HOSA AND THE PRICE OF NEUTRALITY

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Captain Hosa Okunbo is committed to a life of harmony and accommodation, writes Michael Veritas

Political regicide tends to degrade and sometimes disfigure the thrust and tenor of politics in Edo State. It’s severest expression might have been attained under the administration of Comrade Adams Oshiomhole, when a new rejectionist mood gripped the land. Under its massive fervor, old icons, who had long controlled the resources of the space, were shown the door. In some instances, their decapitation from the plinth was accompanied by much opprobrium and nastiness.

That era is over, but the attack on godfatherism endures, sometimes as a mild variant but at other times, with increased insidiousness and continuing virulence. This perhaps explains, why in spite of the cultural mutualities, Edo politicians and supporters, tend to deploy alone and apart, rather like belligerent standing armies. Yet politics ought to unify and develop rather than divide and destroy. The political environment in Edo is consequently heaving with the cadaver of expired or humiliated leaders. In these ranks you will find Chief Anthony Anenih, Chief Gabriel Igbinedion, Chief Odigie-Oyegun and others. Comrade Oshiomhole , the immediate past Governor, having mentored Godwin Obaseki, is now surprisingly involved in a political feud with his own successor.

These disagreements have fouled up Edo political life in a very pervasive fashion. But were politics to remain strictly within its given jurisdiction, it would have perhaps been a matter of less gravity. But the poison is spreading and corroding ordinary civic lives and relationships and some well-meaning watchers have called for restraint and a rethink. The case of Captain Hosa Okunbo is a fascinating example of how enduring civic friendships can be needlessly fouled up by the thrust and cut of partisan politics.

Captain Hosa was a licensed commercial pilot, having flown with reputable airlines around the world. But in one sudden flight of the imagination, Captain Hosa traded the joy stick for the boardroom in 1992, when he was aged only 30 years. His engagement in business was fruitful and quite soon he became a social and cultural referral in the Benin metropolis. His residence in the heart of the old Benin GRA became a favorite destination, frequented by the poor and the rich; by the famous and the anonymous and also by figures from politics, from government and from the private sector. He himself was a professed non- politician but he reveled in the company of those who plied the hazardous trade. The high point of Captain Hosa’s political engagement was in 2003 when he provided rather voluble support for Igbinedion’s governorship election campaign. The friendships formed during that era, pre-determined large measures of the political solidarities which prevail in Edo today. All of the leading lights; Oshiomhole, Ize-Iyamu, Captain Hosa and many of those who today back Godwin Obaseki, or Ize Iyamu, were all part of the mix.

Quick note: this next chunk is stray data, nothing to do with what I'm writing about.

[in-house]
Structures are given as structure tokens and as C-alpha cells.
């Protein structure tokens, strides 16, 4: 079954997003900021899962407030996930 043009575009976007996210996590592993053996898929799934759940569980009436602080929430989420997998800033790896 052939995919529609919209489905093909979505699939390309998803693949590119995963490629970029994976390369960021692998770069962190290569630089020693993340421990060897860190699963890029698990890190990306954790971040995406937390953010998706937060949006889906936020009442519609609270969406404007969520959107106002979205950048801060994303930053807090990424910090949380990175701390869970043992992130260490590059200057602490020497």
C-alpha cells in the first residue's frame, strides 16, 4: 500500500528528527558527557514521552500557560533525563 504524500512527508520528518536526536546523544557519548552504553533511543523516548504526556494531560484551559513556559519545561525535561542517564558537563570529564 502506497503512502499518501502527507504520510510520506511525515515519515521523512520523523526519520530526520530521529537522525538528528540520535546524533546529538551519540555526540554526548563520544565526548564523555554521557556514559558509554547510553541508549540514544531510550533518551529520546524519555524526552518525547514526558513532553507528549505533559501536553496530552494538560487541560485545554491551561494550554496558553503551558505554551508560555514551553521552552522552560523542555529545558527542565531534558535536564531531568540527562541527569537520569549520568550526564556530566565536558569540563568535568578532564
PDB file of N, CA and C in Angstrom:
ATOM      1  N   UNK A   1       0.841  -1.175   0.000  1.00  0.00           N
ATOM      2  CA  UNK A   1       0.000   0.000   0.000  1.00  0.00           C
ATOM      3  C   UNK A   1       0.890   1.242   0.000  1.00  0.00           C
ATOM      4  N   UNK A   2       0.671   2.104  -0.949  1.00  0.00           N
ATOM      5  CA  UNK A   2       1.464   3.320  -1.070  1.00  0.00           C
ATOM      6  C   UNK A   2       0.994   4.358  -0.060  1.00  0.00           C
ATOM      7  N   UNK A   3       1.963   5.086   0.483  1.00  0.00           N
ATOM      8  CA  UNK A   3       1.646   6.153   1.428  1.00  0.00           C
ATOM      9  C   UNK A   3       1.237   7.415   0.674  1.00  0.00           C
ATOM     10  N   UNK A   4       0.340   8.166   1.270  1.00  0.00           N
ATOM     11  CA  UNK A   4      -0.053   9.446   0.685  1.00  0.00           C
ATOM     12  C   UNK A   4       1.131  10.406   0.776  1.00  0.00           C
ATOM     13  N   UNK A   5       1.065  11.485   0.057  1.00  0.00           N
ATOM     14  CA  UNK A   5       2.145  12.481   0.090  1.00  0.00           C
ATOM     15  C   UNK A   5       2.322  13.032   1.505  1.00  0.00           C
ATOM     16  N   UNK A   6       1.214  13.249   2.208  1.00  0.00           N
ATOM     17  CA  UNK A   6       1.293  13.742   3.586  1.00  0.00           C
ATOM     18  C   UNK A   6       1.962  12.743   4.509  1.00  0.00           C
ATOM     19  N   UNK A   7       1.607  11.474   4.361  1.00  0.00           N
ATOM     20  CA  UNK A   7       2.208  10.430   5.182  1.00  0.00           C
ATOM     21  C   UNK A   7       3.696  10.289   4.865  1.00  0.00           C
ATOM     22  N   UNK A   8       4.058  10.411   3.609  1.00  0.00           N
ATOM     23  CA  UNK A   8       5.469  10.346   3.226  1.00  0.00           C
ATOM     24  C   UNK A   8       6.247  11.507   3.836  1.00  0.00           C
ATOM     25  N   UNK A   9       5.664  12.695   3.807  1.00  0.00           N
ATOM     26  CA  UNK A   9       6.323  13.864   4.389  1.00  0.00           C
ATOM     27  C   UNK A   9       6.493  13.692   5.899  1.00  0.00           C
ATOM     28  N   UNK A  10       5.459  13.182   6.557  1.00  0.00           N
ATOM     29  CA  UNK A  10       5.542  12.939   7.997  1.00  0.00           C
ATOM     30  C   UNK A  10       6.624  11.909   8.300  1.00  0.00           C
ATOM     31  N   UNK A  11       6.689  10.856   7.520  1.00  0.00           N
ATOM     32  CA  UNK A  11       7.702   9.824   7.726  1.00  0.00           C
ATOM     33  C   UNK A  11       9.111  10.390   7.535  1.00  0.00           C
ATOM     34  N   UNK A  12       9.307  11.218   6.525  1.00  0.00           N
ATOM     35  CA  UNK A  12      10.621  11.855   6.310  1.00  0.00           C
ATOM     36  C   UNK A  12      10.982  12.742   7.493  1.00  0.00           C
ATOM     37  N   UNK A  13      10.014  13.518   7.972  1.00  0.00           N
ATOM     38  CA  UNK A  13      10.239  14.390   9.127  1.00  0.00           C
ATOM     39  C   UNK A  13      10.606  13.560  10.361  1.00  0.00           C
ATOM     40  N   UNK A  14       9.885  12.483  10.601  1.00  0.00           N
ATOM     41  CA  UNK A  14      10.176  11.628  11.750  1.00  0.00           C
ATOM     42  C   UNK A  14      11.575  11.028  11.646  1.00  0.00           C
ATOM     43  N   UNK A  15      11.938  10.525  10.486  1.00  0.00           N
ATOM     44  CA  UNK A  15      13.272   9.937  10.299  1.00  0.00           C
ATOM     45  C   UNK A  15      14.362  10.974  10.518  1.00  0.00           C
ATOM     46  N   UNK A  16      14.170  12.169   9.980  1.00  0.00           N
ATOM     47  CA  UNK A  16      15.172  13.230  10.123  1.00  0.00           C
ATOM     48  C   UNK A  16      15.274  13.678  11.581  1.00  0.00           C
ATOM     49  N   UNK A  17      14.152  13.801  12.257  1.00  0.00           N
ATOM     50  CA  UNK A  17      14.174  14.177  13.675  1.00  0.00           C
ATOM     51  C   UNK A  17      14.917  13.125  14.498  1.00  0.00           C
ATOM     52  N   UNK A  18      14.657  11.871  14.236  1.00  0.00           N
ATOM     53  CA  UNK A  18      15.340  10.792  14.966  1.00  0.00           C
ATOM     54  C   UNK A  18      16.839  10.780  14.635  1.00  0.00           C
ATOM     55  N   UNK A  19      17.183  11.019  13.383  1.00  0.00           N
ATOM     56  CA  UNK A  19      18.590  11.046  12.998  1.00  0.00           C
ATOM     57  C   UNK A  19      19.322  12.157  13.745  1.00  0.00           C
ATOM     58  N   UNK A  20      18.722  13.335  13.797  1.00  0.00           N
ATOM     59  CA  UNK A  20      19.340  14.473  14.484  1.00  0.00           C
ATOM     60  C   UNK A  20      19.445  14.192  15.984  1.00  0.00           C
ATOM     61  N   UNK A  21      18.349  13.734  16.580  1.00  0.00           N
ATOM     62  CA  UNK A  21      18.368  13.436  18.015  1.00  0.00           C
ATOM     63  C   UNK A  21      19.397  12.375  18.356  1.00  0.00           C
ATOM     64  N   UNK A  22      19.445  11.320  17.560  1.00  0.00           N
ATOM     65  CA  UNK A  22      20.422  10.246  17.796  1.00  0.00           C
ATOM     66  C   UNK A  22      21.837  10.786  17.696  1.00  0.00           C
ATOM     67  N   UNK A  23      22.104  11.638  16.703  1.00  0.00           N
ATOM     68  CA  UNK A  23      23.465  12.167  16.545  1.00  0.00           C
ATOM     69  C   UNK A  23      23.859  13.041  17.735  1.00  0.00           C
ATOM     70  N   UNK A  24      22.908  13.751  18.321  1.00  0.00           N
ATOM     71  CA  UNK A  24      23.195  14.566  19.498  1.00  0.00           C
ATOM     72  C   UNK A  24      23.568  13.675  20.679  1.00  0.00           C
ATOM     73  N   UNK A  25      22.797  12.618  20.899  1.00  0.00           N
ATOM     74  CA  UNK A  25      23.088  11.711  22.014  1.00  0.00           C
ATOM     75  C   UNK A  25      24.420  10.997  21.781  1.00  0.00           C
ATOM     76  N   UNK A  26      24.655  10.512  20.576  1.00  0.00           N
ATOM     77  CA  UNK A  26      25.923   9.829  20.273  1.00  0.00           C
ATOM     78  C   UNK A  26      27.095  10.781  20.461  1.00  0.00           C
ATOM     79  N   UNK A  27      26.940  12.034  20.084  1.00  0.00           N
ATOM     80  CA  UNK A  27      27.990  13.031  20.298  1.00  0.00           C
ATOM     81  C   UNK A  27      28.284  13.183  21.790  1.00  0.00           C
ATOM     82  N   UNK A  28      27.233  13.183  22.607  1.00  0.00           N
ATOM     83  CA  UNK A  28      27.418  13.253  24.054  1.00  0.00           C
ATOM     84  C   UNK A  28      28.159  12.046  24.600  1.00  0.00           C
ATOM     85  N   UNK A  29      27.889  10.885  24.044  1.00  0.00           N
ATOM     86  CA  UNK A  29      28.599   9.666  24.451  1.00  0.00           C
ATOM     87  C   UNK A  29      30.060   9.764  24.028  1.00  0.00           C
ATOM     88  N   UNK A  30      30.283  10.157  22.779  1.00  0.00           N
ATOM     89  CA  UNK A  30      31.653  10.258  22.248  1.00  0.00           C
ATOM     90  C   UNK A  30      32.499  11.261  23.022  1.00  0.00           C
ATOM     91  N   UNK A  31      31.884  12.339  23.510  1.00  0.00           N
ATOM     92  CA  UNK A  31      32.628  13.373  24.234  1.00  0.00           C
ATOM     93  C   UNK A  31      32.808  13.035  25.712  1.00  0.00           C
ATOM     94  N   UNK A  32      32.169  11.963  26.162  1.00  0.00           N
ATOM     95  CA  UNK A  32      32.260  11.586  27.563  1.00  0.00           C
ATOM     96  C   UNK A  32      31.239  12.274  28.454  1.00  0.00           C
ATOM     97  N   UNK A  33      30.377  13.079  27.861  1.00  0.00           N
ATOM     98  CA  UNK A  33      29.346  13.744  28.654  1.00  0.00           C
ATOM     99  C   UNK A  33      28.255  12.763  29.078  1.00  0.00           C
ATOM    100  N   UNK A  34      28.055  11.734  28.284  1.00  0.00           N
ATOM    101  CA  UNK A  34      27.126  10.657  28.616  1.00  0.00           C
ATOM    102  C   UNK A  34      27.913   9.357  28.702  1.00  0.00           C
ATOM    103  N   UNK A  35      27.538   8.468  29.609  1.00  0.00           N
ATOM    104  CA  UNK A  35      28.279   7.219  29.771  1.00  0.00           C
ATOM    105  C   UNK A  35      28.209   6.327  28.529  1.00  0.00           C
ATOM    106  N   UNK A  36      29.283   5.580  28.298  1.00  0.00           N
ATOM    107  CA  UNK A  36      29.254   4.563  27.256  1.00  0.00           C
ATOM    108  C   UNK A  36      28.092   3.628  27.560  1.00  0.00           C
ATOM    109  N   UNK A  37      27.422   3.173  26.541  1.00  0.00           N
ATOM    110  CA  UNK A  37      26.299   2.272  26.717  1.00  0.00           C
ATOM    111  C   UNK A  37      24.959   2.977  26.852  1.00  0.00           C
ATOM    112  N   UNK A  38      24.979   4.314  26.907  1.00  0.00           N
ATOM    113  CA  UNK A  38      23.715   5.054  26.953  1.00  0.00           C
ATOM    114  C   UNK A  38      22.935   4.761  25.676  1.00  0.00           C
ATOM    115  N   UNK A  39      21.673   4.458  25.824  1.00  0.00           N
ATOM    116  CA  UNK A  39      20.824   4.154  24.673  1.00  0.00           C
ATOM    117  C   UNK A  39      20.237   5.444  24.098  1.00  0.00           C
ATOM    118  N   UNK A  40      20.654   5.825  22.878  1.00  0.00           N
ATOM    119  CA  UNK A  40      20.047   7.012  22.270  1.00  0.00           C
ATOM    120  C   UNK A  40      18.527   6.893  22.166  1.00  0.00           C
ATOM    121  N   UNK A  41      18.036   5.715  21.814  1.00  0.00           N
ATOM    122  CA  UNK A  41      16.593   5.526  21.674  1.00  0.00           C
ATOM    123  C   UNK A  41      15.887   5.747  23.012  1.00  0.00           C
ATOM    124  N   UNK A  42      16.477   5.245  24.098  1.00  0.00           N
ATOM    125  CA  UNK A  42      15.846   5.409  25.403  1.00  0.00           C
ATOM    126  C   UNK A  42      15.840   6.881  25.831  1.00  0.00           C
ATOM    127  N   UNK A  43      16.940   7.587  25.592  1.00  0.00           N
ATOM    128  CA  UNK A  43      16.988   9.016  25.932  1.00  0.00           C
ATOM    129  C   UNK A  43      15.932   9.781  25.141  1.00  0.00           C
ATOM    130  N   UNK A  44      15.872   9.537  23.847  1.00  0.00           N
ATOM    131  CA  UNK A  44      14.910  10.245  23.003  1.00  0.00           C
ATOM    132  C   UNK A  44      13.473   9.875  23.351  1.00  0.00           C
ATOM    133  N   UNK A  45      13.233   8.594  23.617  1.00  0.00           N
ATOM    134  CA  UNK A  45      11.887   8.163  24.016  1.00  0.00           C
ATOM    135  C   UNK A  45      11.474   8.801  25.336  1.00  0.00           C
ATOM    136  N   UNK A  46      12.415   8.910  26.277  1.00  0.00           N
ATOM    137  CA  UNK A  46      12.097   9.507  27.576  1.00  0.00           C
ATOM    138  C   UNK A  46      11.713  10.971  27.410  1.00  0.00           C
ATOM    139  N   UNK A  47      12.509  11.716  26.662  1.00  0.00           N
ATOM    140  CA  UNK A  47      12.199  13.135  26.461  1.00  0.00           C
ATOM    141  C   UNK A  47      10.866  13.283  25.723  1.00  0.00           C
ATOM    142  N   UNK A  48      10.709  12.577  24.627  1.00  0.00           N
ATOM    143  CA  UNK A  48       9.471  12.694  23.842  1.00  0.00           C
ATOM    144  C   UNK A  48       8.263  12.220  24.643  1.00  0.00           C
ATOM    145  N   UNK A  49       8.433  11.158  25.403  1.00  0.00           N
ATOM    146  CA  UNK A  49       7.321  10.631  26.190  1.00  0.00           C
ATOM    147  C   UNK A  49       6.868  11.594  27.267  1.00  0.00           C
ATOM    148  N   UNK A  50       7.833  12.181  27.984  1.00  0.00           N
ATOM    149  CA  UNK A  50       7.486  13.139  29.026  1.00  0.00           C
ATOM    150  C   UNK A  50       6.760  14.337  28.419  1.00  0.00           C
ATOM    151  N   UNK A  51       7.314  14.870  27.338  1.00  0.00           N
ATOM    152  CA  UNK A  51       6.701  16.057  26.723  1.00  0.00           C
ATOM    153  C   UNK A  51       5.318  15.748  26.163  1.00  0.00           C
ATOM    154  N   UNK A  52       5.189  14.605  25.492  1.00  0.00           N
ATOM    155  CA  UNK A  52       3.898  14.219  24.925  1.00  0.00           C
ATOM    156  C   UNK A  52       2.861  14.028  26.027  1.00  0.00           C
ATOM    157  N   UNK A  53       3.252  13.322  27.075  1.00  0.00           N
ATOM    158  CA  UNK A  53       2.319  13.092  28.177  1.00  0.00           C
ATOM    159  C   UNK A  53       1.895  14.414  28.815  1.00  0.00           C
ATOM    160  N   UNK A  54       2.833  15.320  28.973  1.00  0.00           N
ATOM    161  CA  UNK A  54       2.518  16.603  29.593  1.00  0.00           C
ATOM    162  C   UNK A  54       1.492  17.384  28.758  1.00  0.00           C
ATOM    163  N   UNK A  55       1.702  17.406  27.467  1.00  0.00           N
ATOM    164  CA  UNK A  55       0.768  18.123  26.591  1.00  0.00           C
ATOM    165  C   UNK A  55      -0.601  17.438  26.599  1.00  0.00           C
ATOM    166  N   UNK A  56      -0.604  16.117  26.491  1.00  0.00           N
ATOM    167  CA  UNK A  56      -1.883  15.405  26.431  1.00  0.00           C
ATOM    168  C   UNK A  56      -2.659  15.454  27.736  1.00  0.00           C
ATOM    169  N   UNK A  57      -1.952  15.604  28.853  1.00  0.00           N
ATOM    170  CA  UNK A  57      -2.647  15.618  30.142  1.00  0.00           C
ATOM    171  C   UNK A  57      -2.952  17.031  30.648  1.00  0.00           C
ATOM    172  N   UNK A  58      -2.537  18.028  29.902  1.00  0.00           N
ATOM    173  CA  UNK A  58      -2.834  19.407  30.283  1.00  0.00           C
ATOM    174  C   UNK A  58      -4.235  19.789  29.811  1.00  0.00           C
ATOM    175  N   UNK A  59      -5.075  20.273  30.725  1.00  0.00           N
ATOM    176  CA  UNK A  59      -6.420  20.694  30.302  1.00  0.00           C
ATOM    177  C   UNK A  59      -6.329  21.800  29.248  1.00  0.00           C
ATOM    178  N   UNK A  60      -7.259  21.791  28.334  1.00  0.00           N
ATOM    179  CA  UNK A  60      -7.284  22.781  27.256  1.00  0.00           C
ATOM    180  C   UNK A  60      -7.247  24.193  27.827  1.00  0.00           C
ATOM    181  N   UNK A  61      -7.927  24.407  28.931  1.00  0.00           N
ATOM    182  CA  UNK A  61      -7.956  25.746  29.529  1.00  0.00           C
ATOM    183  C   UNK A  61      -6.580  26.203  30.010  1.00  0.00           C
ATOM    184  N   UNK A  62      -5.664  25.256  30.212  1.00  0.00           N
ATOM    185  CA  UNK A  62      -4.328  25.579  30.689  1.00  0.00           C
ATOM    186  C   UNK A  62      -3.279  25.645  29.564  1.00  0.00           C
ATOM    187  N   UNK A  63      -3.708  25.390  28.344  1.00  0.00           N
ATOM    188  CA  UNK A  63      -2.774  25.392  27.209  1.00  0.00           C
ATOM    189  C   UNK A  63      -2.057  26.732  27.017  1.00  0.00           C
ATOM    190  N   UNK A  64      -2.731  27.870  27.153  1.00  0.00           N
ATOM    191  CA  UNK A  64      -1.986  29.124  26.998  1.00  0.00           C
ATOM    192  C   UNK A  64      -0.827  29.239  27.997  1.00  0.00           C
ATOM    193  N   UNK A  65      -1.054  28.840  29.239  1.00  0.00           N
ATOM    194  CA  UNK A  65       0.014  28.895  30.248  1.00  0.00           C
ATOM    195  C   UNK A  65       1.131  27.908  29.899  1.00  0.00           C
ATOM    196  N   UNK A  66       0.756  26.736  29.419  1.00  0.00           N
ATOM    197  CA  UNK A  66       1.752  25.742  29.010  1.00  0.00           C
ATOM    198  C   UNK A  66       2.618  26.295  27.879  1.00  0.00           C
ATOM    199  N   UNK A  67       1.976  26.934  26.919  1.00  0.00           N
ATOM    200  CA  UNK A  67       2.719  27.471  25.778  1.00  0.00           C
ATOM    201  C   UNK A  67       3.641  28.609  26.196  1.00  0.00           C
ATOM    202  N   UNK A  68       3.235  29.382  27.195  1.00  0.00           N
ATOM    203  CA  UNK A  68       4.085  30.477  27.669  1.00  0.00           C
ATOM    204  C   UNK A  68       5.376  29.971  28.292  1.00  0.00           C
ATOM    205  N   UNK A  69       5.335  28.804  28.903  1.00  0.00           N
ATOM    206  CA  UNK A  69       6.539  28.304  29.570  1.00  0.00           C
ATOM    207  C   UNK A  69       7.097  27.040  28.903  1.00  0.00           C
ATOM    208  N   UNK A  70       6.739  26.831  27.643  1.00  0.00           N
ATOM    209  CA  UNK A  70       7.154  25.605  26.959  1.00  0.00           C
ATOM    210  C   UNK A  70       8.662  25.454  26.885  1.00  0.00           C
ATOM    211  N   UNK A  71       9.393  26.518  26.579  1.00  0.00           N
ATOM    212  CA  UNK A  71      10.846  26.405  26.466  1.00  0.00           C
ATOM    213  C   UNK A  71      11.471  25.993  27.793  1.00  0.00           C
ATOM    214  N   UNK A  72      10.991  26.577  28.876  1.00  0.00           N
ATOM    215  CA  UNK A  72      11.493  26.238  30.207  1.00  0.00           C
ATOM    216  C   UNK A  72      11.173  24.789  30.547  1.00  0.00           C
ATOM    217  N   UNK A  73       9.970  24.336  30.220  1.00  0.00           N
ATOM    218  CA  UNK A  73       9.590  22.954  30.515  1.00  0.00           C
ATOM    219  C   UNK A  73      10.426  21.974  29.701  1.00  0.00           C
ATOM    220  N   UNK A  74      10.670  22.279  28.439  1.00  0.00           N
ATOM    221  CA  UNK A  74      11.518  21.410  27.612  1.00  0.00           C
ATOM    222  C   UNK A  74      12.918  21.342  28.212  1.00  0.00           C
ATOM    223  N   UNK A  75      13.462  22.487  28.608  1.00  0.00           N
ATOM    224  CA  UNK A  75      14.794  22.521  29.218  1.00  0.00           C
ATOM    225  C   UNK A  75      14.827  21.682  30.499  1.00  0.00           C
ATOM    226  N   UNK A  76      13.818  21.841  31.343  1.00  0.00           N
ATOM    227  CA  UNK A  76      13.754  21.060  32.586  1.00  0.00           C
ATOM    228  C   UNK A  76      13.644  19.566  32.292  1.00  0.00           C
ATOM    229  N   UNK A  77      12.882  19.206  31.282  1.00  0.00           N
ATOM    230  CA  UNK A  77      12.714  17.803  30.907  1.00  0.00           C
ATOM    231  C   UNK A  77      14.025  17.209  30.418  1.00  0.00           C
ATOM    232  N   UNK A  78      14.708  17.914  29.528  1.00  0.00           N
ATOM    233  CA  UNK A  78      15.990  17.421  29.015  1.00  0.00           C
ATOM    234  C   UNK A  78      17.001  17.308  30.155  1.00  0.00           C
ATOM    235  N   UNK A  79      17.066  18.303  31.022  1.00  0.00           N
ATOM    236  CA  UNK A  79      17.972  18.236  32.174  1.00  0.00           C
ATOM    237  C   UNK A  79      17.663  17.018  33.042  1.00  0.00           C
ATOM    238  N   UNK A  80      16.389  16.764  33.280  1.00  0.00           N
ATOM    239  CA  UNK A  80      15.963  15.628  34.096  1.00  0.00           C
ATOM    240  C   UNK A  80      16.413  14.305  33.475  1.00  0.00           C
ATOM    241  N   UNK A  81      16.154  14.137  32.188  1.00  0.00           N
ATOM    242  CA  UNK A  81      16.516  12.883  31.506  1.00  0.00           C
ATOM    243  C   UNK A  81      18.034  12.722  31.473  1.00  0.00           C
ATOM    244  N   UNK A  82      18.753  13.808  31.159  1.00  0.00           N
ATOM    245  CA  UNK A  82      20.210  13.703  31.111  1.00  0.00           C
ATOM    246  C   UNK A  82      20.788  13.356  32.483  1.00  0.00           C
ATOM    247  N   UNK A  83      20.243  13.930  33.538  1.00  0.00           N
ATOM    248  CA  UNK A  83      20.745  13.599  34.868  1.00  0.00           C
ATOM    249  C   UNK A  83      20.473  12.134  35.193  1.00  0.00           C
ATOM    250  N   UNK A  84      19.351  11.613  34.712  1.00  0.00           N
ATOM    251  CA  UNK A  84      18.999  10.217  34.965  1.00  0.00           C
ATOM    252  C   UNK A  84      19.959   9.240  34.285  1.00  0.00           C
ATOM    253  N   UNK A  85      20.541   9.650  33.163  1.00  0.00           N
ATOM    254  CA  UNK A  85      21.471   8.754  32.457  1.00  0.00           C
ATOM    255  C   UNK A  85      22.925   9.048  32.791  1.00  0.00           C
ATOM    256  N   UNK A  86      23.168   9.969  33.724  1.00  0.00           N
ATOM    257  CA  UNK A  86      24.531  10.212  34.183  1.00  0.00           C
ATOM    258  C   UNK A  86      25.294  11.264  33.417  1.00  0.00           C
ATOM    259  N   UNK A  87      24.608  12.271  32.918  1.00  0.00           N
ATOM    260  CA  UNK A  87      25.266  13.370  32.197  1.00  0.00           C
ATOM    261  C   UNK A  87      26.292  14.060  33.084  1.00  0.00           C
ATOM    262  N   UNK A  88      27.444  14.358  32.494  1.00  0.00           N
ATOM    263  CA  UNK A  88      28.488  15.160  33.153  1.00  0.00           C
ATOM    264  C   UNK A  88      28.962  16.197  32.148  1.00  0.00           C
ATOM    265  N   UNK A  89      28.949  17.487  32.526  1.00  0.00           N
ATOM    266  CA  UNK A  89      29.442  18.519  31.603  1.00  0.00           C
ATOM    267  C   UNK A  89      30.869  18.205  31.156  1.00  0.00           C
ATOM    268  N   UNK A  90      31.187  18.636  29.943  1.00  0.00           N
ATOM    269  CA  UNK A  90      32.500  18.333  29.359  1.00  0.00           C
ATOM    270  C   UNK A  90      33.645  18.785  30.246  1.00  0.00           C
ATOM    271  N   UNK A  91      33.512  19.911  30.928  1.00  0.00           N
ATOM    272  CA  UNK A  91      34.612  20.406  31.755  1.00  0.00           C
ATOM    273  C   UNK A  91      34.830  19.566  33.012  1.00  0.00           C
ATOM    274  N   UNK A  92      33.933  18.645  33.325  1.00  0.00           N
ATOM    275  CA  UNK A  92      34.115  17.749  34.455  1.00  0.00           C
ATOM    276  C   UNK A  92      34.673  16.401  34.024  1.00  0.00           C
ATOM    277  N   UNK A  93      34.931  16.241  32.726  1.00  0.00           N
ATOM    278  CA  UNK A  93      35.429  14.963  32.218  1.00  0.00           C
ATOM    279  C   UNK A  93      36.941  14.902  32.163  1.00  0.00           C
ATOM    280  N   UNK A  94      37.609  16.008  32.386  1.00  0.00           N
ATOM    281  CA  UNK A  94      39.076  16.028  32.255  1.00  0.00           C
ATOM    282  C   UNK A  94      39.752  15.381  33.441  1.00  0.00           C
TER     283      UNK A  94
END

Enlightened opinion therefore considers it odd that Captain Hosa’s inability to support Godwin Obaseki’s second term bid should be considered a piece of heresy. Government supporters have spoken with great vehemence and severity against the captain. Some have threatened extreme harm on his estate and business interests. Yet this same man, has customarily hugged the path of peace and political harmony. It was Captain Hosa who sought a reconciliation at all cost between Oshiomhole and Godwin Obaseki. The effort seemed doomed as unsubstantiated rumors maligned Captain Hosa with the allegation that he himself was eyeing the governorship prize. He was perceived unjustly as a rival rather than a genuine peace maker. The sabres have not ceased rattling.

One of the regrets in all this is the growing anti-hero convention that is beginning to trend in Edo State. Societies require to be lifted by heroism and heroes. When heroism dies the human spirit degrades. It is thus important that while we extol the quaint old values of humble labor, we also venerate those who reach the summit either through politics or through the boardroom and commercial exertion. Often it is the slothful ignoramus who sniffs at success and describes it as crime or voodoo.

However, in spite of attacks from the vendors of politics, Captain Hosa, rather than regressing into despair and recrimination has recommitted himself to a life of harmony and accommodation. In a recent press statement he said he was happy to break free from the pressures of local partisan politics and would look up to a greater sense of engagement at the federal level. This is not escapism. It is merely a different flight plan.

Thirty two years after jumping off the cockpit, Captain Hosa has achieved distinction in his new life of business, covering a wide agenda of interests; he has associated with an assortment of political figures and engaged in massive philanthropy. The attack trained at him sometimes gives the unjust impression that wealth creation is a crime and that political support for some platforms is adverse. We need more room for plurality in Edo politics; we must produce and sustain freedoms to associate; ultimately we must also avoid rancor, engage in more fraternal politics and see creators of wealth like Captain Hosa, as the new norm. That way, whatever result the governorship election produces, Edo State will be the winner.